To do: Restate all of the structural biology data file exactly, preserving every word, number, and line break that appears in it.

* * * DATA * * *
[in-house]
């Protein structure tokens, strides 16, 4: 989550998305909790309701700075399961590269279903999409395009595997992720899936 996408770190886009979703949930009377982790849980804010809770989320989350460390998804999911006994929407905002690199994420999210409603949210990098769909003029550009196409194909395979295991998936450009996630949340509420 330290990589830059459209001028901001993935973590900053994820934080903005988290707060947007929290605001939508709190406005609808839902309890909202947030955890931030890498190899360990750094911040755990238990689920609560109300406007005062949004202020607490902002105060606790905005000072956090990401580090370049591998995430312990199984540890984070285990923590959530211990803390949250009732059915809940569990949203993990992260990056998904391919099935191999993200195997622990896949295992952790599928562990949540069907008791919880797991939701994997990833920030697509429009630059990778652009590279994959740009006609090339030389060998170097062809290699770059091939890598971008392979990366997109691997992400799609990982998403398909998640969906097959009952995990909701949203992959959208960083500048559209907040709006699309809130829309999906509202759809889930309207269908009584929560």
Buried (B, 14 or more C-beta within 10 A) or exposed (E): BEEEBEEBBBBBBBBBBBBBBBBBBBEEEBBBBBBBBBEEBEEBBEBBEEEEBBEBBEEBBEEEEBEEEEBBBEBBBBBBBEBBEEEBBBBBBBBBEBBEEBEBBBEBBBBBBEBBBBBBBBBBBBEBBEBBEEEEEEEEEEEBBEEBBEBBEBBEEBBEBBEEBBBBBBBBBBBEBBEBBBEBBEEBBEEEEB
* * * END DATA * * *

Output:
[in-house]
């Protein structure tokens, strides 16, 4: 989550998305909790309701700075399961590269279903999409395009595997992720899936 996408770190886009979703949930009377982790849980804010809770989320989350460390998804999911006994929407905002690199994420999210409603949210990098769909003029550009196409194909395979295991998936450009996630949340509420 330290990589830059459209001028901001993935973590900053994820934080903005988290707060947007929290605001939508709190406005609808839902309890909202947030955890931030890498190899360990750094911040755990238990689920609560109300406007005062949004202020607490902002105060606790905005000072956090990401580090370049591998995430312990199984540890984070285990923590959530211990803390949250009732059915809940569990949203993990992260990056998904391919099935191999993200195997622990896949295992952790599928562990949540069907008791919880797991939701994997990833920030697509429009630059990778652009590279994959740009006609090339030389060998170097062809290699770059091939890598971008392979990366997109691997992400799609990982998403398909998640969906097959009952995990909701949203992959959208960083500048559209907040709006699309809130829309999906509202759809889930309207269908009584929560």
Buried (B, 14 or more C-beta within 10 A) or exposed (E): BEEEBEEBBBBBBBBBBBBBBBBBBBEEEBBBBBBBBBEEBEEBBEBBEEEEBBEBBEEBBEEEEBEEEEBBBEBBBBBBBEBBEEEBBBBBBBBBEBBEEBEBBBEBBBBBBEBBBBBBBBBBBBEBBEBBEEEEEEEEEEEBBEEBBEBBEBBEEBBEBBEEBBBBBBBBBBBEBBEBBBEBBEEBBEEEEB